Flexibility Mechanisms: Covered entities would have flexibility in acquiring their allowances. In addition to the allowances grandfathered to them, covered entities could trade with other covered entities to acquire additional allowances, if necessary. Also, any entity would be allowed to satisfy up to 15% of its total allowance requirements by submitting (a) tradeable allowances from another nation's market in GHGs; (b) a net increase in sequestration registered with the National Greenhouse Gas Database established by the bill; (c) a GHG emission reduction by a non-covered entity registered with the Database; and (d) allowances borrowed against future reductions (as described below). A covered entity that agreed to emit no more than its 1990 levels by 2010 would be allowed meet up to 20% of its requirement through (a) international credits, (b) sequestration, and (c) registered reductions, but not (d) borrowed credits. An entity planning to make capital investments or deploy technologies within the next 5 years would be allowed to borrow against the expected GHG emission reductions to meet current year requirements. The loan would include a 10 percent interest rate.

National Greenhouse Gas Database: The EPA Administrator would be required to implement a comprehensive system for GHG reporting, inventorying, and reductions registrations. Covered entities would be required to report their GHG emissions and non-covered entities would be allowed to register GHG emission reductions and sequestration. The National Greenhouse Gas Database would be, to the maximum extent possible, complete, transparent, accurate, and designed to minimize costs incurred by entities in measuring and reporting emissions. The Commerce Department, within one year of enactment, would be required to establish, by rule, measurement and verification standards and standards to ensure a consistent and accurate record of GHG emissions, emissions reductions, sequestration, and atmospheric concentrations for use in the registry.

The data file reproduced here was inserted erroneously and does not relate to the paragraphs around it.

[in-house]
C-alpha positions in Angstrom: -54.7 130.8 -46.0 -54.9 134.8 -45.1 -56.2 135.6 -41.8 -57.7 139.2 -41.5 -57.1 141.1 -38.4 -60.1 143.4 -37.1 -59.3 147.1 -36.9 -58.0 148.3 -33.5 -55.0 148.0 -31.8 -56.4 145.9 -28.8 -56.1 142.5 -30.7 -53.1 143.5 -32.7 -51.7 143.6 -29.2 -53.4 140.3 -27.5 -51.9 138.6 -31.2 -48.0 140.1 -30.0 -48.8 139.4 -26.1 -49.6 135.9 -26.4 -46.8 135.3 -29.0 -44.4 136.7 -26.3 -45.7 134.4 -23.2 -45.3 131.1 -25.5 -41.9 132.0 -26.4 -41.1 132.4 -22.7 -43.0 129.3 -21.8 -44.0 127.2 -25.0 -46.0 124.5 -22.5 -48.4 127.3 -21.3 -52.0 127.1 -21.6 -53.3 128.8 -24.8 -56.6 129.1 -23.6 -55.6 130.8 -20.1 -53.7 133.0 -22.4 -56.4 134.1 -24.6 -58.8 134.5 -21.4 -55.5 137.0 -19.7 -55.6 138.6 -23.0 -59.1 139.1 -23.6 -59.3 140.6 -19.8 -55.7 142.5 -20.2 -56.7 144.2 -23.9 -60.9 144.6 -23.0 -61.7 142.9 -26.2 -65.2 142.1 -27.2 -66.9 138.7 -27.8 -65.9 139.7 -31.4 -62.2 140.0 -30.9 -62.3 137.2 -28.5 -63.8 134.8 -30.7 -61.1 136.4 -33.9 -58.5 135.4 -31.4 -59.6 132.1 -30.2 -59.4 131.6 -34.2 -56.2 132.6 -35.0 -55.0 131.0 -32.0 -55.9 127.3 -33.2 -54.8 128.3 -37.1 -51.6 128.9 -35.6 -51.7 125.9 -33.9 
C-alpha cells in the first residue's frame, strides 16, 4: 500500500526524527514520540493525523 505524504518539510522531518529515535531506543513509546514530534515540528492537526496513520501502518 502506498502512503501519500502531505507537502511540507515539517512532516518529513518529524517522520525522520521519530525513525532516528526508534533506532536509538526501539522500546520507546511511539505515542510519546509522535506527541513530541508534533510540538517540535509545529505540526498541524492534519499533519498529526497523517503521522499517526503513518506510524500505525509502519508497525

Penalty: Any covered entity not meeting its emissions limits would be fined for each ton of GHGs over the limit at the rate of three times the market value of a ton of GHG.

Research: The bill would establish a scholarship program at the National Science Foundation for students studying climate change. The bill would also require the Commerce Department to report on technology transfer and on the impact of the Kyoto Protocol on the U.S. industrial competitiveness and international scientific cooperation.

The bill also would make changes to the U.S. Global Change Research Program, establish an abrupt climate change research program at the Commerce Department, and establish a program at the National Institute of Standards and Technology in the areas of standards and measurement technologies.